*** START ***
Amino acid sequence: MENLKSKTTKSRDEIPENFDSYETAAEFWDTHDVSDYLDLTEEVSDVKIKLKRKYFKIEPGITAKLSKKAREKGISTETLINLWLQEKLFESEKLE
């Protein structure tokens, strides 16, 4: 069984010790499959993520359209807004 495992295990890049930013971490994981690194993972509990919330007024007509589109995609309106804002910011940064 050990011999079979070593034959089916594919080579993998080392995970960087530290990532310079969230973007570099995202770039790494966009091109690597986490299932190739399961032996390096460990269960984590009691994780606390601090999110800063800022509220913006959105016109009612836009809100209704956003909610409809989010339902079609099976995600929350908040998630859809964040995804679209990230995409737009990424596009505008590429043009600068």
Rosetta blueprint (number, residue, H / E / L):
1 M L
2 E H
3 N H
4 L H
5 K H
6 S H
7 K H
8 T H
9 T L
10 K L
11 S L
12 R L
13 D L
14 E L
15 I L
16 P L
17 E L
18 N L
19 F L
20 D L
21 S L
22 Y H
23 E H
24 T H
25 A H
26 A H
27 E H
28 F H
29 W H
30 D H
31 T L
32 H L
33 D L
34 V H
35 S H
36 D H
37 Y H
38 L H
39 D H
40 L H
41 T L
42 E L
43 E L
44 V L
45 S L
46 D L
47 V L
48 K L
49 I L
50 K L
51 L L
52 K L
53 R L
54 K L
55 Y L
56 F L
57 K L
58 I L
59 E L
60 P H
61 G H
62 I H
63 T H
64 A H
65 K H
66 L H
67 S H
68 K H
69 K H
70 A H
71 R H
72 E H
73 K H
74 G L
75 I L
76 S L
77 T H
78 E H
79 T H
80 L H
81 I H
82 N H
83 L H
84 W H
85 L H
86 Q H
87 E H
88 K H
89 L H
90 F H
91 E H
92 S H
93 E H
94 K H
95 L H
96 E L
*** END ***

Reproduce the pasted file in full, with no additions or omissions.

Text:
Amino acid sequence: MENLKSKTTKSRDEIPENFDSYETAAEFWDTHDVSDYLDLTEEVSDVKIKLKRKYFKIEPGITAKLSKKAREKGISTETLINLWLQEKLFESEKLE
């Protein structure tokens, strides 16, 4: 069984010790499959993520359209807004 495992295990890049930013971490994981690194993972509990919330007024007509589109995609309106804002910011940064 050990011999079979070593034959089916594919080579993998080392995970960087530290990532310079969230973007570099995202770039790494966009091109690597986490299932190739399961032996390096460990269960984590009691994780606390601090999110800063800022509220913006959105016109009612836009809100209704956003909610409809989010339902079609099976995600929350908040998630859809964040995804679209990230995409737009990424596009505008590429043009600068």
Rosetta blueprint (number, residue, H / E / L):
1 M L
2 E H
3 N H
4 L H
5 K H
6 S H
7 K H
8 T H
9 T L
10 K L
11 S L
12 R L
13 D L
14 E L
15 I L
16 P L
17 E L
18 N L
19 F L
20 D L
21 S L
22 Y H
23 E H
24 T H
25 A H
26 A H
27 E H
28 F H
29 W H
30 D H
31 T L
32 H L
33 D L
34 V H
35 S H
36 D H
37 Y H
38 L H
39 D H
40 L H
41 T L
42 E L
43 E L
44 V L
45 S L
46 D L
47 V L
48 K L
49 I L
50 K L
51 L L
52 K L
53 R L
54 K L
55 Y L
56 F L
57 K L
58 I L
59 E L
60 P H
61 G H
62 I H
63 T H
64 A H
65 K H
66 L H
67 S H
68 K H
69 K H
70 A H
71 R H
72 E H
73 K H
74 G L
75 I L
76 S L
77 T H
78 E H
79 T H
80 L H
81 I H
82 N H
83 L H
84 W H
85 L H
86 Q H
87 E H
88 K H
89 L H
90 F H
91 E H
92 S H
93 E H
94 K H
95 L H
96 E L